EERE Network News
March 17, 2004
News and Events
A new Energy Efficiency Campaign—developed by the Advertising Council and Energy Outreach Colorado, and sponsored in part by DOE—will make children and their parents more aware of energy efficient behavior through the bad example of the Energy Hog, an energy-wasting villain.
DOE's National Energy Technology Laboratory issued a $6 million solicitation in late February for research in solid-state lighting, such as LEDs and Organic LEDs (OLEDs). Recently, GE Global Research achieved two world records with its OLED device as a result of its DOE-funded research.
DOE released a hydrogen research plan on March 10th that integrates the research, development, and demonstration activities of four DOE offices: energy efficiency and renewable energy, nuclear energy, fossil energy, and science.
Ford's new Escape Hybrid, due out this summer, will feature hybrid electric control technology and emission control technology developed by Toyota. Meanwhile, both the EPA and the Army unveiled new hydraulic hybrid vehicles that promise significant fuel economy gains.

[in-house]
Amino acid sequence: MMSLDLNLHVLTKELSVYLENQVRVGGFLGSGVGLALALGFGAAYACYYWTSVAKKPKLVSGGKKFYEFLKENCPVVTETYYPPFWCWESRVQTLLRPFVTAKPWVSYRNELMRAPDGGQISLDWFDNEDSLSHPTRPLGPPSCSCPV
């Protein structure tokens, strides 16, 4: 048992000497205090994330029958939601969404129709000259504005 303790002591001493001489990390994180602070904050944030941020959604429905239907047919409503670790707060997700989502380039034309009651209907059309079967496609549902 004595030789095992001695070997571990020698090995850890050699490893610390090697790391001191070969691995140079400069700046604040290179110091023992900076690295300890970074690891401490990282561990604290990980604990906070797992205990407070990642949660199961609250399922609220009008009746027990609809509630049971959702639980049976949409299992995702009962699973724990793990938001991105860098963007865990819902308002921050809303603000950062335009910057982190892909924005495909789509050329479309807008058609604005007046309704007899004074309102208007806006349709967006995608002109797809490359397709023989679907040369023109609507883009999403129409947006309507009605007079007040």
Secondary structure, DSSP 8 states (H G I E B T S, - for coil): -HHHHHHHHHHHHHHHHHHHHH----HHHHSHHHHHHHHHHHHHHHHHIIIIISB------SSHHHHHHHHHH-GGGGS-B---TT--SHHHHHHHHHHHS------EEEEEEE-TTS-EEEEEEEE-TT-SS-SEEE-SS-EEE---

GE has won approval from the U.S. Bankruptcy Court to purchase most of AstroPower's assets for $15 million in cash. If the deal goes through as expected in March, GE will become a U.S. leader in both wind and solar energy. Meanwhile, First Solar is expanding its production four-fold.
Four U.S. firms are plunging into ocean energy: a wave energy firm will build a 1.25-megawatt facility to power Spain's power grid, the Navy is testing a U.S.-made turbine for catching the energy of the Gulf Stream, and two firms intend to build a 10-megawatt ocean thermal system by 2007.
The Federal Energy Management Program (FEMP), one of 11 energy programs in the DOE Office of Energy Efficiency and Renewable Energy (EERE), has captured its energy expertise in a newly revised Web site that provides simple, intuitive access to information about the program.
More than three-quarter of U.S. workers drove alone to work in 2000, and from 1990 to 2000, U.S. workers experienced a 14 percent increase in their travel time to work, according to the 2000 census. And a new EPA report finds that "smart growth" transportation systems can help relieve congestion.